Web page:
05/11/2012 06:02 pm ET

Breastfeeding is a Choice, Let's Treat it that Way

Enough already.

It is high time to declare an end to the breastfeeding dictatorship that is drowning women in guilt and worry just when they most need support: after the birth of a child.

Breastfeeding has gone from being an ideal option for new mothers to a mandatory prerequisite for "good" parenthood. Women who do not breast feed, for whatever reason -- all of them personal -- now must confess it in whispers to their friends. They don't dare admit it out loud for fear of risking the disapproval of their peers and colleagues. Why their peers and colleagues feel entitled to ask about such a personal choice is, of course, quite another question.

It is strange. Somehow we have reached a point where the same women who speak angrily of the "war on women" when it comes to family planning don't hesitate to criticize women who choose not to breastfeed. Individual decisions must give way to what others decide is a greater good? That feels like an awfully slippery slope.

Just after I had a baby a little more than a year ago, complete strangers would ask me about how I was finding the art of nursing. I admit I was taken aback. Why did I need to answer that question? And when did private decisions become a public curiosity?

A dear friend of mine who recently had a baby told me of feeling "manhandled" by nurses who came in just after she gave birth and left her feeling awful for the fact that she was struggling to nurse. She is working hard to breastfeed, but told me that "even when it's well meaning, the pressure against formula is huge." And she is hardly the only one. Another new mom told me recently in sheepish tones that she "knows breastfeeding is good," but she finds it nearly impossible and is ashamed that she is considering choosing a bottle and formula for her baby.

Enough. We can help women to make informed choices and assist them with breastfeeding if they can and choose to. After that, it is time to step aside and stop judging.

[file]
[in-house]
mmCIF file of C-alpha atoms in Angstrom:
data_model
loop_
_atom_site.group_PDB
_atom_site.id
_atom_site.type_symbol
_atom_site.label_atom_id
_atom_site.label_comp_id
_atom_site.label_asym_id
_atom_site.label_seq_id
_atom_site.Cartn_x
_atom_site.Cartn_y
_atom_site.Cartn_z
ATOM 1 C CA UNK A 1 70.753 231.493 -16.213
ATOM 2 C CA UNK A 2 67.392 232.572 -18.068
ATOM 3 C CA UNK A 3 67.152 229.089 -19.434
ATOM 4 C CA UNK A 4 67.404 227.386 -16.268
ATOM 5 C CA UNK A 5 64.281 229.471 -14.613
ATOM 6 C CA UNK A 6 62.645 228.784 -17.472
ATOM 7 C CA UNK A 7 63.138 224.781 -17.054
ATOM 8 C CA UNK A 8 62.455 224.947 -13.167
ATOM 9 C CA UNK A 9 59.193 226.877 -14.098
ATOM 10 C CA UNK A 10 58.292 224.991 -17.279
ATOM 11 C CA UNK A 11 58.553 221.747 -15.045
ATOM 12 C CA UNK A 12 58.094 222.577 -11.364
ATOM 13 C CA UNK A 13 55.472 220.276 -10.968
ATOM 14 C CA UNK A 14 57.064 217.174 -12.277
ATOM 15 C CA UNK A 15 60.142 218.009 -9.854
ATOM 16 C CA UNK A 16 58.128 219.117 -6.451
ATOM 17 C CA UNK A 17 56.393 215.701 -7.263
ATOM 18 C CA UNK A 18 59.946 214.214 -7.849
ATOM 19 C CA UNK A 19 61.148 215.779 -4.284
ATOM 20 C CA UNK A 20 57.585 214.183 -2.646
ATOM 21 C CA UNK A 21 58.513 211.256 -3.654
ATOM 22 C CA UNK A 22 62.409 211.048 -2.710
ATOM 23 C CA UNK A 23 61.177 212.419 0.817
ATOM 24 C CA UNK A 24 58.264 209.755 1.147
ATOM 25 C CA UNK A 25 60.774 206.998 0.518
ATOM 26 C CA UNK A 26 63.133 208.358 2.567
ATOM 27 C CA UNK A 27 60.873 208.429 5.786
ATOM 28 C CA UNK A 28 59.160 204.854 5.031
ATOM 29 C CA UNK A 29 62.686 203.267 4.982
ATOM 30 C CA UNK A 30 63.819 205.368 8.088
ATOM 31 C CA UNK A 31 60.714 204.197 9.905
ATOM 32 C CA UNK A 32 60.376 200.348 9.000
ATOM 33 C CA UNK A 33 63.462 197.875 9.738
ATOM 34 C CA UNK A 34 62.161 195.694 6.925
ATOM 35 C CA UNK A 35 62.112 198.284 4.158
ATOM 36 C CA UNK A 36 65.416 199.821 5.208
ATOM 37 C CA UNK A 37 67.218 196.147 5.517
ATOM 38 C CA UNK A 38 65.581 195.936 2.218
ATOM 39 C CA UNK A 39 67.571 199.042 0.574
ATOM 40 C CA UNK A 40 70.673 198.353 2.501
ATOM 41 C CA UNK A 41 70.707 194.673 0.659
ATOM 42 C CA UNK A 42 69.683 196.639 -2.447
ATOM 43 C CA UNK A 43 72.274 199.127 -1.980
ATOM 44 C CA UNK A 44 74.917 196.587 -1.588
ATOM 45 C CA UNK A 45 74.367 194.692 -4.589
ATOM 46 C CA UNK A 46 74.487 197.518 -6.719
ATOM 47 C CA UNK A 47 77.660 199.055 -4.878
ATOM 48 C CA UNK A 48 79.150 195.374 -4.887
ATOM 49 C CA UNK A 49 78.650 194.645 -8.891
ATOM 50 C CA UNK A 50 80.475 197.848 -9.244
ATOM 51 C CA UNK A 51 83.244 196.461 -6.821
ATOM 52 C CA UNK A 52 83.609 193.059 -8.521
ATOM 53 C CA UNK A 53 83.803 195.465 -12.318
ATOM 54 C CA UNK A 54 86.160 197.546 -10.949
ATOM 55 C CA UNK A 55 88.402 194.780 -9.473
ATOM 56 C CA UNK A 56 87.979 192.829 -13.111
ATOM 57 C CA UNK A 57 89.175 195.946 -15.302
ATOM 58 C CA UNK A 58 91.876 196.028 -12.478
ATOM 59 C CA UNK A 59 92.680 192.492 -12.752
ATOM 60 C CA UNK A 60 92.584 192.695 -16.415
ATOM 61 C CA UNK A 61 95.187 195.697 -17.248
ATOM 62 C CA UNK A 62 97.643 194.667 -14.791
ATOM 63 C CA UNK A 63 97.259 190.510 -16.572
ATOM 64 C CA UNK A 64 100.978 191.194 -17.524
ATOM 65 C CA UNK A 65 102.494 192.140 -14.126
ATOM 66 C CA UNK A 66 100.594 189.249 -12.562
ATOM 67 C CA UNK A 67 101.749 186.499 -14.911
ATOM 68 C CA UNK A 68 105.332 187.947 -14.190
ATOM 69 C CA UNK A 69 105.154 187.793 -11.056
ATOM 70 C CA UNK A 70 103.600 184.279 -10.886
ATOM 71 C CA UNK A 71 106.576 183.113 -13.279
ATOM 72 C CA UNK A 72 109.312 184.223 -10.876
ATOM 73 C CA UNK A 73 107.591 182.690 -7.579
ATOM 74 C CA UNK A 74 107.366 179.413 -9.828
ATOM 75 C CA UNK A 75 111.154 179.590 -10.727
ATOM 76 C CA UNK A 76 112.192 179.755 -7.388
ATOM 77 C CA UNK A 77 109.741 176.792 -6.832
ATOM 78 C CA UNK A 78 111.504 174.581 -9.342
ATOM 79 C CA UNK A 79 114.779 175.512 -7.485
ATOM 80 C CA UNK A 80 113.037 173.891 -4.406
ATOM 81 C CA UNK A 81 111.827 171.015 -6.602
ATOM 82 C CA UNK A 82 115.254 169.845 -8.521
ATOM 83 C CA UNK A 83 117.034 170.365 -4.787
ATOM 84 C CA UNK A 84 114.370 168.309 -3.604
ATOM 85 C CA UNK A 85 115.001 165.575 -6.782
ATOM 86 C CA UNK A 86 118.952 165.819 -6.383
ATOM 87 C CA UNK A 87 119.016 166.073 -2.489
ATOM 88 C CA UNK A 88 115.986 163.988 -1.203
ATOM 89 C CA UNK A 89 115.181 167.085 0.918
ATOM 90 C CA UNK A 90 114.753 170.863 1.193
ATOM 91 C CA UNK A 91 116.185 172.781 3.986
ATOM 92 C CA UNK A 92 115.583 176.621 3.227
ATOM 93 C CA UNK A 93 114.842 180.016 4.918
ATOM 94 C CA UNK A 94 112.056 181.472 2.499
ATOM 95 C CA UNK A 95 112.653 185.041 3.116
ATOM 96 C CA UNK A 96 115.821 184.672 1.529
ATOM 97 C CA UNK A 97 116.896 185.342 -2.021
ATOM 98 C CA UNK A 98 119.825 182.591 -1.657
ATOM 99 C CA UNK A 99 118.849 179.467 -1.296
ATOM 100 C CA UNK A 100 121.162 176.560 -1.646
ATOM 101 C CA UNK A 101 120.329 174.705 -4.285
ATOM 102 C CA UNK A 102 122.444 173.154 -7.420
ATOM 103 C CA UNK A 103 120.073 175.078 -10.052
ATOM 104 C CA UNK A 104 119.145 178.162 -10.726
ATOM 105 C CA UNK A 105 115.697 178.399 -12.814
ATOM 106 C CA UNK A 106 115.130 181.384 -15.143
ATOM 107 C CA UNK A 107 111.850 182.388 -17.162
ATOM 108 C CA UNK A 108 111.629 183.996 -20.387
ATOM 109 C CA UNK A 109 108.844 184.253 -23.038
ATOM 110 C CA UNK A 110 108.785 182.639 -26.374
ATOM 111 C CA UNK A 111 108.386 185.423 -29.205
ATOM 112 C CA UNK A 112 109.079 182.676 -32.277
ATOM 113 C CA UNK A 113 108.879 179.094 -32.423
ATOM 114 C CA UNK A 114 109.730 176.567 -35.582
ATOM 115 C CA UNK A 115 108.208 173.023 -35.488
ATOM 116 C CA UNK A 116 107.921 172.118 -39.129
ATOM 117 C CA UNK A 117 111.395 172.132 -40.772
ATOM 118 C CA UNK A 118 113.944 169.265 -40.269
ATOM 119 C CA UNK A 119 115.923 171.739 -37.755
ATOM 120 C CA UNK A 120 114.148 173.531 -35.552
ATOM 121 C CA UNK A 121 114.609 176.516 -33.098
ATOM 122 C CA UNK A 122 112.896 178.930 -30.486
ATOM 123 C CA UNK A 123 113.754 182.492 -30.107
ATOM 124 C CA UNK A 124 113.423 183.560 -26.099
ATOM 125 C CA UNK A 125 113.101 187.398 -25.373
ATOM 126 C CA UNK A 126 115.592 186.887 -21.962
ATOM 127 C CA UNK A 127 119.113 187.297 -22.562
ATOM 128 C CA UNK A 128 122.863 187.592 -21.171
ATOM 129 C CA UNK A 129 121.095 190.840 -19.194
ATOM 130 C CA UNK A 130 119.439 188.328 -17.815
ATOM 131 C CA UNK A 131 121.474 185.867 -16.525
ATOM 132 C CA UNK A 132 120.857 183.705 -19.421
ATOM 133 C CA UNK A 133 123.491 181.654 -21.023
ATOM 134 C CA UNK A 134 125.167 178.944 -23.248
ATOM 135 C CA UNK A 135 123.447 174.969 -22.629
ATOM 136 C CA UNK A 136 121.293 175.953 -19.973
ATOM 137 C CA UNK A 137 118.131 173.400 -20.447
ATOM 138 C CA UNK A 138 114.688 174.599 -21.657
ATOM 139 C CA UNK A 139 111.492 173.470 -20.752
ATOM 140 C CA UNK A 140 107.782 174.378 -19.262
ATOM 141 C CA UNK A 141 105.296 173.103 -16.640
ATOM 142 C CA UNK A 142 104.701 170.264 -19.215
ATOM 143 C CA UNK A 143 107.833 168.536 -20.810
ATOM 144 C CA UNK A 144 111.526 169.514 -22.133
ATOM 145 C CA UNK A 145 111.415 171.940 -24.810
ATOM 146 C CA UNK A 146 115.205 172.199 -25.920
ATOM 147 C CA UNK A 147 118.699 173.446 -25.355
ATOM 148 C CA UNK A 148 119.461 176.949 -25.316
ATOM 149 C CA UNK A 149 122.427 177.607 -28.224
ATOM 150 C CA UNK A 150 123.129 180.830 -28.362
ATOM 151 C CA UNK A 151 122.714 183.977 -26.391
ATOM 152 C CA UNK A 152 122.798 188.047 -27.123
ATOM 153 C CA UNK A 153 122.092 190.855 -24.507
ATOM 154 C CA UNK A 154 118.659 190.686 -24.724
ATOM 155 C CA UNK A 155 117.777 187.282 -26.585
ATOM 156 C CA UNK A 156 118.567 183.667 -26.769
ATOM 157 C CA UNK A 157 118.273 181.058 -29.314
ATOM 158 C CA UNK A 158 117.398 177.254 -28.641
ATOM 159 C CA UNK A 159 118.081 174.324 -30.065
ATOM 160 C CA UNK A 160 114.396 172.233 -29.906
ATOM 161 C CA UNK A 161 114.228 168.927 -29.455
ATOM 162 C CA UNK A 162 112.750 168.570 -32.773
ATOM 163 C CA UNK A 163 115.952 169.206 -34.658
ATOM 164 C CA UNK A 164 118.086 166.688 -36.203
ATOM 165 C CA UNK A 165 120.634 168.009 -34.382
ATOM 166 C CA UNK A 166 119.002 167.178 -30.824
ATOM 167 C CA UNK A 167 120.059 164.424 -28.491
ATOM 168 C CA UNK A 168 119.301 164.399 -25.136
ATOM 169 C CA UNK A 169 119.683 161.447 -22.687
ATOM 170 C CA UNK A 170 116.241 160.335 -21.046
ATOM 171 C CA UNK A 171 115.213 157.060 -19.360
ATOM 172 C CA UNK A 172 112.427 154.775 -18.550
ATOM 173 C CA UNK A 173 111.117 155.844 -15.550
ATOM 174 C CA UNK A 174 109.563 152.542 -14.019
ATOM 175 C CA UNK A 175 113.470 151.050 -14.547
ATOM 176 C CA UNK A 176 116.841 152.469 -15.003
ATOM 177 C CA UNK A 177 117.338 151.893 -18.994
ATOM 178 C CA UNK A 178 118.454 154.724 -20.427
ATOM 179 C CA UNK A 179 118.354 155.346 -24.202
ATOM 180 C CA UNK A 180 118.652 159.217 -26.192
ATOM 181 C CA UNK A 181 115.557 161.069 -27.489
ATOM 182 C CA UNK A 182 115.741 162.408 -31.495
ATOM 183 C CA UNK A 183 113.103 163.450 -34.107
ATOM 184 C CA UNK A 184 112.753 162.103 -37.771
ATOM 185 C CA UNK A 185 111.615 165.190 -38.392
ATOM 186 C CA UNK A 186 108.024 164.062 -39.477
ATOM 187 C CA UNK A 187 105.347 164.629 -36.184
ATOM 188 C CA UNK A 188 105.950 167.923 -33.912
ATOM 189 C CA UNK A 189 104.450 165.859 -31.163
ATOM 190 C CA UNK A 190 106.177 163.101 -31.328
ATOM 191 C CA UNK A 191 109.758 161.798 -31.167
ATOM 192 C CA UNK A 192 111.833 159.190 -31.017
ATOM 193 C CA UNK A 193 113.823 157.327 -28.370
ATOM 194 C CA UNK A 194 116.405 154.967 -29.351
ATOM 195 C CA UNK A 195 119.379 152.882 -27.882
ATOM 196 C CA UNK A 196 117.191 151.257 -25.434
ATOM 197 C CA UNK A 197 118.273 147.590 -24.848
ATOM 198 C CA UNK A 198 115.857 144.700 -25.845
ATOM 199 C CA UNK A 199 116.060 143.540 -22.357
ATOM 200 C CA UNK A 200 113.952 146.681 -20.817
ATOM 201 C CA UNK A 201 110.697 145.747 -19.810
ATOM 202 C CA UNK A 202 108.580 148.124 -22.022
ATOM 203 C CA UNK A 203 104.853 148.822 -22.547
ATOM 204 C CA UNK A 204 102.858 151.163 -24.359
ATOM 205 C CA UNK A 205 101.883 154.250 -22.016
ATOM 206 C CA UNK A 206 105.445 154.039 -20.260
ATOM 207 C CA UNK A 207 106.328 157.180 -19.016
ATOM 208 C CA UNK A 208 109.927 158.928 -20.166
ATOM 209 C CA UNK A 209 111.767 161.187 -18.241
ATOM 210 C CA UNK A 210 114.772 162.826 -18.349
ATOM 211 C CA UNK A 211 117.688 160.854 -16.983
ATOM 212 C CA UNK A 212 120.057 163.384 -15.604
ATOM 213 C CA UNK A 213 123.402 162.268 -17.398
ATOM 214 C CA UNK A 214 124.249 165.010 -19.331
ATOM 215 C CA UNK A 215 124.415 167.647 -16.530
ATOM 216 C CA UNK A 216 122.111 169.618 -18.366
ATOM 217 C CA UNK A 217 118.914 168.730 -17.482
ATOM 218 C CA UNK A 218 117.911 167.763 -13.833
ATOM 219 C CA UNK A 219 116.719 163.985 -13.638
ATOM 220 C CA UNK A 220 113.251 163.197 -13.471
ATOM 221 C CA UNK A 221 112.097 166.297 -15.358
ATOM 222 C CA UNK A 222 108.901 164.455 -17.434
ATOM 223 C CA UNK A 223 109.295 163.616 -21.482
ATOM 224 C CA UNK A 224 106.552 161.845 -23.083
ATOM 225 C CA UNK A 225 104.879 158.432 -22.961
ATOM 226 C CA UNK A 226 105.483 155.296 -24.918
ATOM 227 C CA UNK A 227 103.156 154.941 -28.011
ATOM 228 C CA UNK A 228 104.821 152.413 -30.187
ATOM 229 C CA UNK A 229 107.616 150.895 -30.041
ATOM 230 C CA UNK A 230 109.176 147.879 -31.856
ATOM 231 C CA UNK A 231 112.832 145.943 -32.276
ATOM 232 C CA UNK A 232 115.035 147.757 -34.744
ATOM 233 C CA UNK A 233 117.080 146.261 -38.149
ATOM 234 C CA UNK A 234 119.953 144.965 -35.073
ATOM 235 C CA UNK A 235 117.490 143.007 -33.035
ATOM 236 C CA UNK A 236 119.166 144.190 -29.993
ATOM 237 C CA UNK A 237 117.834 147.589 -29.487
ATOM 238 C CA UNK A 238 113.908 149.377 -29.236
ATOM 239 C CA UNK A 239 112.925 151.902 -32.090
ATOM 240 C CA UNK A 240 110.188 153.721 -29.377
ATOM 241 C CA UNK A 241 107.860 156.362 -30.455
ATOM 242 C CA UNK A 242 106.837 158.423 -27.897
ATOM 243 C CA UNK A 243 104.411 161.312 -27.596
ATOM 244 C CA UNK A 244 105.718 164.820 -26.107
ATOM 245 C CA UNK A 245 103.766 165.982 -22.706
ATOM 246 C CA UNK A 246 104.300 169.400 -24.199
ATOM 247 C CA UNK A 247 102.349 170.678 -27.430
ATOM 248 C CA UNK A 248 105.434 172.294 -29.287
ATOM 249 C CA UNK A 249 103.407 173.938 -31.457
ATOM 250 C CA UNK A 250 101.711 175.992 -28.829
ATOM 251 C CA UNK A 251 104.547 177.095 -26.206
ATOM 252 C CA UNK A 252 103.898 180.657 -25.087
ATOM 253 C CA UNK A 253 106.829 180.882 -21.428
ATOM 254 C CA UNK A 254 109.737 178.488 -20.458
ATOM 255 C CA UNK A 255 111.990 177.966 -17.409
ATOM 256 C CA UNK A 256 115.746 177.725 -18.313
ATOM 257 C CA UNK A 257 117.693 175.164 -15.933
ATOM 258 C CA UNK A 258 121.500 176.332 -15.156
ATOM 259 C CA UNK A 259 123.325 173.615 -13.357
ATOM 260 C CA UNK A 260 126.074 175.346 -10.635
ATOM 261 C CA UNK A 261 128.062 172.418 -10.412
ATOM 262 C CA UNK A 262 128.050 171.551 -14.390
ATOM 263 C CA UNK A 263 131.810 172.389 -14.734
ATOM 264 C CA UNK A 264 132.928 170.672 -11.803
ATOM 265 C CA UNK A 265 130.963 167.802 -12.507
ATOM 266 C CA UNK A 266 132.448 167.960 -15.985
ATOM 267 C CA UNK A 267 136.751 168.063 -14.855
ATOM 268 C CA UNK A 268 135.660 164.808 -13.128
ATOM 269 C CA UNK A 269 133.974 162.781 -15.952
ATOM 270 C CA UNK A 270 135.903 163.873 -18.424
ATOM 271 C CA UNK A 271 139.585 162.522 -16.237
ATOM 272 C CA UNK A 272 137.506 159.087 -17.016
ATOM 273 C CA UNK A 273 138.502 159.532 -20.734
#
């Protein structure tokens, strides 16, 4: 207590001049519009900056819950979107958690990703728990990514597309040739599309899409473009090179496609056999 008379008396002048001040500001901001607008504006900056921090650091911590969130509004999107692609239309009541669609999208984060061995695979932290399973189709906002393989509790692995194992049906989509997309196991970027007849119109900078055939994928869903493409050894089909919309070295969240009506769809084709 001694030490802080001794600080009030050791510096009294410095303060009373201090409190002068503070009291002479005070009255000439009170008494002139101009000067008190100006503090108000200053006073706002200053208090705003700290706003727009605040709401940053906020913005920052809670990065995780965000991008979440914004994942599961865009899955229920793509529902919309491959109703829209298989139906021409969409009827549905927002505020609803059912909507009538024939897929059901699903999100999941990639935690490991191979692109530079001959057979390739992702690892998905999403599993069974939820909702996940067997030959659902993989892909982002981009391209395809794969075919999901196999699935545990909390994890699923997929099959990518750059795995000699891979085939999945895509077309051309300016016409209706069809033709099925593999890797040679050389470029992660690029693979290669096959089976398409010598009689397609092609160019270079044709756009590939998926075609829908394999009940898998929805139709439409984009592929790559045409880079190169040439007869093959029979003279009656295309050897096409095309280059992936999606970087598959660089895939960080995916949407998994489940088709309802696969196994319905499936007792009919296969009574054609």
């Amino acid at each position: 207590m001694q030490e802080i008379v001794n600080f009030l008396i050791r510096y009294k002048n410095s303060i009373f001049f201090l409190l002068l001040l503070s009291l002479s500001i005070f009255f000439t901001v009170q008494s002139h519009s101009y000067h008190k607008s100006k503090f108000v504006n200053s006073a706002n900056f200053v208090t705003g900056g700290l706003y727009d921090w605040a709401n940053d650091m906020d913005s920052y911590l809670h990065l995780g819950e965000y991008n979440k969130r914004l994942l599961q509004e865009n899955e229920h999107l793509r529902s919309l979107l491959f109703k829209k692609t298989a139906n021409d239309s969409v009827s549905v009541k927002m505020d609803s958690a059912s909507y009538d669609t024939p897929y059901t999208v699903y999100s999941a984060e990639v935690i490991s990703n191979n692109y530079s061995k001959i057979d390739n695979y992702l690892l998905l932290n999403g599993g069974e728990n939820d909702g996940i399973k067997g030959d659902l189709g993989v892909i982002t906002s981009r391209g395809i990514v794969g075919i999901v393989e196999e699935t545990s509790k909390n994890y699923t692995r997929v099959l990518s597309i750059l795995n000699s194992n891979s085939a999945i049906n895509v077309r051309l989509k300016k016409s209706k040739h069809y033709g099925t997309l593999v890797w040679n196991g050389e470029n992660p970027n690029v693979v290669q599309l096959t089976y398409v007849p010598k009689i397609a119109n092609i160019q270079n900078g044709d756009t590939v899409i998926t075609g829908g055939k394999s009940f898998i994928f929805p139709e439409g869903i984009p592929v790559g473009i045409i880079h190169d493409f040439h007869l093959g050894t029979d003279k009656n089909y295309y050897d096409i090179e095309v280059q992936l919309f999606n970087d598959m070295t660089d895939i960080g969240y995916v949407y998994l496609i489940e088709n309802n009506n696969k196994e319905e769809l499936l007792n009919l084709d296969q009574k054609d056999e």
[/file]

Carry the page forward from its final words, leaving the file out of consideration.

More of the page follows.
But today, women weighing in on other women's most intimate decisions is the norm. It seems that even women who are "pro-choice" on nearly every issue imaginable find their tolerance ends when it comes to choices they don't endorse. Or, as it now seems, many open-minded women are open-minded only until other women make a decision with which they don't agree.

The latest example of nursing intolerance is a Mother's Day piece in the New York Times arguing that hospitals should not give free formula samples to women. Despite the fact that "for many women in the United States, where paid maternity leave and workplace support for pumping are rare, and where breast-feeding in public is stigmatized, formula is the easier choice," the author says, sample packs of infant formula, what she calls "maternity swag," is "a gift that does more harm than good."

Who is she to decide? Who are any of us?

No one argues with the many benefits of breastfeeding for those women who choose it. That is not at all the point. And I quite agree with the author that supporting women to make the most informed choices possible is the goal. Women who choose to breastfeed should get as much education and support as possible.

But the question is, why should women who can easily afford formula stop other women who can't from receiving a few free samples that may be a help at a time when families count every dollar that goes out the door? Women should make informed choices, but if they decide against breastfeeding, why should they not save $20 by taking home a tin? This is not about the formula industry. This is about women's right to choose what is right for them.

And it is high time for all of us to respect that.